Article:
In all of the venues that I host karaoke, I rarely get any complaints from customers regarding someone's song selection. And all of the owners of these establishments have no problem allowing anything to be sang. I'm sure that while not everyone may not like it, they tolerate it because they are aware that offensive (or what they find offensive) songs may be sung.

You want to know what I find offensive? Someone too drunk who's acting totally stupid.

So again, I say.. sing whatever floats your boat and have fun. And if one or two people find what you're singing offensive... Oh well.

I am willing to bet that, unless you are a saint with wings and a halo, just about everyone in that karaoke bar uses offensive and explicit language as part of their vocabulary. So, if anyone of these people were to complain about someone singing a song containing the same language makes them all hypocrites.

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 Post subject: Re: Profanity In Lyrics
PostPosted: Mon Sep 09, 2019 6:53 pm 
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Yep but I can stop what goes on over the mic!

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 Post subject: Re: Profanity In Lyrics
PostPosted: Tue Sep 10, 2019 2:57 am 
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Lonman wrote:
Alan B wrote:
mrscott wrote:
And it isn't the song itself that was the problem, it was what the young lady did while singing that same song.

I had a couple of ladies once who sang "Does He Love You". A duet by Reba McEntire & Linda Davis. Except they substituted the word "love" for "f*ck".
They would have been stopped in their tracks at my show due to the bar's rule against F bombs on the mic.



Maybe, but they'd have got the first one in, as you'd not know it was coming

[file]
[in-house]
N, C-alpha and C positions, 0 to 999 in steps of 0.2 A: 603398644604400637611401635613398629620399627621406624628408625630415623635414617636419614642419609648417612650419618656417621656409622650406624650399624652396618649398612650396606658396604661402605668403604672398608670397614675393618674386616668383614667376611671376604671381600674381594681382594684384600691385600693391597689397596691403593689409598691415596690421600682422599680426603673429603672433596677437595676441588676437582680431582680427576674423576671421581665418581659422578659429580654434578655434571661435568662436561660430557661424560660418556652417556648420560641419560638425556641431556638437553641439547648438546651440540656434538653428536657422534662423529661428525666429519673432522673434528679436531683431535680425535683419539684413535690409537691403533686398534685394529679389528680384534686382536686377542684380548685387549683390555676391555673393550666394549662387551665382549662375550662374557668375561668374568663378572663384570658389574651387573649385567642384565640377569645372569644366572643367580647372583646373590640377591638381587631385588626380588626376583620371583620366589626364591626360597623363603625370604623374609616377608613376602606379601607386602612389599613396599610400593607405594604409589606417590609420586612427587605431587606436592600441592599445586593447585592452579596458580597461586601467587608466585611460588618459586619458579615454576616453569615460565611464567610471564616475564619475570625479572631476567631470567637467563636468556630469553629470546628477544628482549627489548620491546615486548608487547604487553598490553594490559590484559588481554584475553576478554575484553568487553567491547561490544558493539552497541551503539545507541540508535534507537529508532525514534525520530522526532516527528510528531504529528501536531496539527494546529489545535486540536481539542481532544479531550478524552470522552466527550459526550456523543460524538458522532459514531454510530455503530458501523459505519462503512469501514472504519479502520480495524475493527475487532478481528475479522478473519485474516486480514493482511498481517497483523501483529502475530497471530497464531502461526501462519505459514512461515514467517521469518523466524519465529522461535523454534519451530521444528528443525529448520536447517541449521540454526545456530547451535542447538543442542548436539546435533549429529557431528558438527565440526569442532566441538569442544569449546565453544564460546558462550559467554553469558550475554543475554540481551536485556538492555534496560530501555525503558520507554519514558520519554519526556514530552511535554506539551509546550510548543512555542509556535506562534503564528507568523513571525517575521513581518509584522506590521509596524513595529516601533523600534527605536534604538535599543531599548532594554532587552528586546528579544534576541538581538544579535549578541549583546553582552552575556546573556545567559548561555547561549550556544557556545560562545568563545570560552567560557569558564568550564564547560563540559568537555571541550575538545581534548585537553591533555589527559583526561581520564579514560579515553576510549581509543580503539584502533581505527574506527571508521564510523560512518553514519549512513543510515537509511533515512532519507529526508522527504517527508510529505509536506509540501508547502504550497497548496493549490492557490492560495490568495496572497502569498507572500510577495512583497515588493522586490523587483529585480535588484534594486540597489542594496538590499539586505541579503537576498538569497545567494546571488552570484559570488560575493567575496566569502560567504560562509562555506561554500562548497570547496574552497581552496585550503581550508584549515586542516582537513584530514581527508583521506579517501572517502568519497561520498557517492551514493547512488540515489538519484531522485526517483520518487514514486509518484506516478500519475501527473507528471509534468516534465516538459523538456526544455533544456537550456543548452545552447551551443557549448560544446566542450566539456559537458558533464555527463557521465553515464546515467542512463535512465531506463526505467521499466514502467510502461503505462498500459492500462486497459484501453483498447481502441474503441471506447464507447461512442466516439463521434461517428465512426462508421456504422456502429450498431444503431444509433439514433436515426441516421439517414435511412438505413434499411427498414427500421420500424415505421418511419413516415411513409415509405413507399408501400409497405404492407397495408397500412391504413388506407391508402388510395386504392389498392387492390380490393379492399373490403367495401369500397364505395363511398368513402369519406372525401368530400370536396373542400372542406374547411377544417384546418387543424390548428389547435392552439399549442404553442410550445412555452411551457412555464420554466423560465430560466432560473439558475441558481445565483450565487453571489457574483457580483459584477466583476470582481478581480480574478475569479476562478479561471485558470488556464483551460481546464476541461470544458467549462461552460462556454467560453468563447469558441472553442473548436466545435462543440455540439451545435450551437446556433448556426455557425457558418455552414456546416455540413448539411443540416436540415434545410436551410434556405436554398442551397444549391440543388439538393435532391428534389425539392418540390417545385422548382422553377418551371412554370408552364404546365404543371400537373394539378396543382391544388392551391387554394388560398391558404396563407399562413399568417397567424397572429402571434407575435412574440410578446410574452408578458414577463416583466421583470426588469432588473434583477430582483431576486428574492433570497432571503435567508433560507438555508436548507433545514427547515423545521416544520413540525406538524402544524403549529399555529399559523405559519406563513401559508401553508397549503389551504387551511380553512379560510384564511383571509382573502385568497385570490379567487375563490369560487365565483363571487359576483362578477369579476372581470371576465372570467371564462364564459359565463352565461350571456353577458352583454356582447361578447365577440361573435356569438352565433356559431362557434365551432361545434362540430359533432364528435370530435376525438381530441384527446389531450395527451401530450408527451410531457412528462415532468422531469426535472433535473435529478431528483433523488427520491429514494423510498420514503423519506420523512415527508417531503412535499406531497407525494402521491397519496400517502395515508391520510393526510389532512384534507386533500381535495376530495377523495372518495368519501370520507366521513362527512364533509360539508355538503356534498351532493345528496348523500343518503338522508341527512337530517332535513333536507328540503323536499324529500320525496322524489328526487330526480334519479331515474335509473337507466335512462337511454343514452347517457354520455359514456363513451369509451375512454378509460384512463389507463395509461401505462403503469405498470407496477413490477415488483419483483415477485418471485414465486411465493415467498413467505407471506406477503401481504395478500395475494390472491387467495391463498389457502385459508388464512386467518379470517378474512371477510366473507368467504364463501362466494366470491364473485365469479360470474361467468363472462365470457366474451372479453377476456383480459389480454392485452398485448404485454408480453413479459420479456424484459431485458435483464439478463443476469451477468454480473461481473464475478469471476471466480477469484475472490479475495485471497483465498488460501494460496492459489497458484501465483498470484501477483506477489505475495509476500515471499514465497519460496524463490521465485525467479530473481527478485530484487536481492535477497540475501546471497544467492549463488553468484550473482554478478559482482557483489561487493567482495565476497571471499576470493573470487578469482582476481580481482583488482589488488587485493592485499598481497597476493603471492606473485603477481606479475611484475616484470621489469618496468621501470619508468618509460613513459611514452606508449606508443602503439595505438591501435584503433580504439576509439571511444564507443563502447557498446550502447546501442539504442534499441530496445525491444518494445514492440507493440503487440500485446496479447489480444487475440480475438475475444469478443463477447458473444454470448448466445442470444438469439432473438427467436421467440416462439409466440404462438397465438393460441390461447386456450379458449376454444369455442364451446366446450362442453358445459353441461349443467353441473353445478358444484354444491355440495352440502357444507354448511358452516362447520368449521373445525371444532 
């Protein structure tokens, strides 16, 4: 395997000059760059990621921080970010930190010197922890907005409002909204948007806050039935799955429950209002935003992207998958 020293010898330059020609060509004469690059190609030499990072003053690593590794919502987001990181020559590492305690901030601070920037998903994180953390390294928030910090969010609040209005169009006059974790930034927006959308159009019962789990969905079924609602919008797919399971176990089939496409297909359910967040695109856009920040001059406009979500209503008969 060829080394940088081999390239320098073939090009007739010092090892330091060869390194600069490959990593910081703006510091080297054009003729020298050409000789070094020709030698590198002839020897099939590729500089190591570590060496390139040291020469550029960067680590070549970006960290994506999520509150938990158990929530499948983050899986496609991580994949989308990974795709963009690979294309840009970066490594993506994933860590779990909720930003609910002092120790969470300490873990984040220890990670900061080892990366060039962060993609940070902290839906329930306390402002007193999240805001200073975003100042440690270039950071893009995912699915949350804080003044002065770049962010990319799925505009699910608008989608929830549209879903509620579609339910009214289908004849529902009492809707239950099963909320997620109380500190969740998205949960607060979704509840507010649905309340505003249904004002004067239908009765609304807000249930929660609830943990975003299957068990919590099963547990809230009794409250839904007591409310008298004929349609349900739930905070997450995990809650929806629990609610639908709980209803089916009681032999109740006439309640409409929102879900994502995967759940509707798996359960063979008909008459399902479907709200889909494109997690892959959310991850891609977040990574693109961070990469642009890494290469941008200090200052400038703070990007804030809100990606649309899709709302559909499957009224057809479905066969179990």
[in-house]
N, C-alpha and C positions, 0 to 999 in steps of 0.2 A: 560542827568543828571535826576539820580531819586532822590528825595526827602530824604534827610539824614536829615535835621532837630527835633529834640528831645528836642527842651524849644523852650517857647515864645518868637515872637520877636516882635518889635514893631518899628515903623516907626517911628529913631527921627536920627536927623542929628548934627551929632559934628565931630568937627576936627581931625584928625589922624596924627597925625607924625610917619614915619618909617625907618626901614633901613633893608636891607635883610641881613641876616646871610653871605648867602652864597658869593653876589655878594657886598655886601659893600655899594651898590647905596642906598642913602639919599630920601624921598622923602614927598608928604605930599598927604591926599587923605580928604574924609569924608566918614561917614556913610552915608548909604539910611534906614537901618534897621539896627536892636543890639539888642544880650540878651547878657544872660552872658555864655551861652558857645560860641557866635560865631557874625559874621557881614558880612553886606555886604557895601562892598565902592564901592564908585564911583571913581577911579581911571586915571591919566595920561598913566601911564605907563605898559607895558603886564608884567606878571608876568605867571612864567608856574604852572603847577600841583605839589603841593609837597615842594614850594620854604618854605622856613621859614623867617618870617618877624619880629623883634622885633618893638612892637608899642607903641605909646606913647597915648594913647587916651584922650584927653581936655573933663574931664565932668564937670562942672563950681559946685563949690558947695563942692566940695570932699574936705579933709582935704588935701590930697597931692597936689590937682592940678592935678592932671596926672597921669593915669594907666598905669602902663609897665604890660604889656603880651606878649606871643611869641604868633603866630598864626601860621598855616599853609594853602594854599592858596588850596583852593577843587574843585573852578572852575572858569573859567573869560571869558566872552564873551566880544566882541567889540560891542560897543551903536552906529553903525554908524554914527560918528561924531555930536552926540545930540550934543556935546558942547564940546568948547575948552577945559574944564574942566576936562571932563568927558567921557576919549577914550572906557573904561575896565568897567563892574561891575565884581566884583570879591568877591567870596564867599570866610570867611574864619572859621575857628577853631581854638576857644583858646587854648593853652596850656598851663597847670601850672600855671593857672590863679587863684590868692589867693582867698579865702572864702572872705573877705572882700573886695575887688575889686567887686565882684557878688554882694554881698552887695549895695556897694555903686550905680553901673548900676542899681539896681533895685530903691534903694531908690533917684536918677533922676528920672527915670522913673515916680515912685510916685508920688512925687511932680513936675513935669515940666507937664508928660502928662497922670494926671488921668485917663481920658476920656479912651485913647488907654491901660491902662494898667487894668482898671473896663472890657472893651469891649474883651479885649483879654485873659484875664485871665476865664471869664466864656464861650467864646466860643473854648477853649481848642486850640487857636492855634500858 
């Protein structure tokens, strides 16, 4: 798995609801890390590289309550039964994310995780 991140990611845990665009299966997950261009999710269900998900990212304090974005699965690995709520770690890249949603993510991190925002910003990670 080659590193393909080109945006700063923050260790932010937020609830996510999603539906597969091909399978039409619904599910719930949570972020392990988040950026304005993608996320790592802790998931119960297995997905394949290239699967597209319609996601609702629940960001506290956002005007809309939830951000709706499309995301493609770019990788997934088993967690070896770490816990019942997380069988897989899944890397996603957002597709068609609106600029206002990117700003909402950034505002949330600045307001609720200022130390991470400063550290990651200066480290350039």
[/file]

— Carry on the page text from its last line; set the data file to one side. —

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 Post subject: Re: Profanity In Lyrics
PostPosted: Tue Sep 10, 2019 3:05 am 
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mrscott wrote:
Paradigm,,, it wasn't Earl's shows that had a problem with the song "Goodbye Earl", it was one of my old ones... And it isn't the song itself that was the problem, it was what the young lady did while singing that same song. She butchered it into some sort of "ex-husband hating" string of profanity, aimed at her ex husband that was in the room. It was bad and very offensive. It's those type of performances that should be curbed, not necessarily the song itself, unless the lyrics are so hateful and incite a lot of negative responses from the exiting crowd. And even that is only when the owner of the business says it's not appropriate for such language or behavior.

sorry, i should have separated the two parts of my post to be more clear who i was addressing.

now that you filled i the rest, i can see why they may have gotten upset, but in the original, you only said she replaced Earl with her ex's name.
i still don't get it, but it makes more sense

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 Post subject: Re: Profanity In Lyrics
PostPosted: Tue Sep 10, 2019 3:06 am 
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crazyface wrote:
Lonman wrote:
Alan B wrote:
mrscott wrote:
And it isn't the song itself that was the problem, it was what the young lady did while singing that same song.

I had a couple of ladies once who sang "Does He Love You". A duet by Reba McEntire & Linda Davis. Except they substituted the word "love" for "f*ck".
They would have been stopped in their tracks at my show due to the bar's rule against F bombs on the mic.



Maybe, but they'd have got the first one in, as you'd not know it was coming

but it was not part of the song

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 Post subject: Re: Profanity In Lyrics
PostPosted: Tue Sep 10, 2019 5:16 am 
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If a person who behaves and speaks (uses profanity and is rude and vulgar) differently in front of different types of people (their grandma, children, coworkers, vs bar goes),,, we call those people,,, "hypocrites". Why on earth cannot a person show some dignity and maturity and still have fun? I just shake my head at some of the actions that people display and why we tolerate that behavior. I for one don't have to be a different person in front of anyone else. To quote Shakespeare, "To Thine Own Self Be True".


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 Post subject: Re: Profanity In Lyrics
PostPosted: Tue Sep 10, 2019 9:35 am 
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True they may get their first one in, but it will be their last! Funny thing is the high majority of our crowds know this rule and they jump on the singer with the 'AH AH' before I even get to grab the fader lol.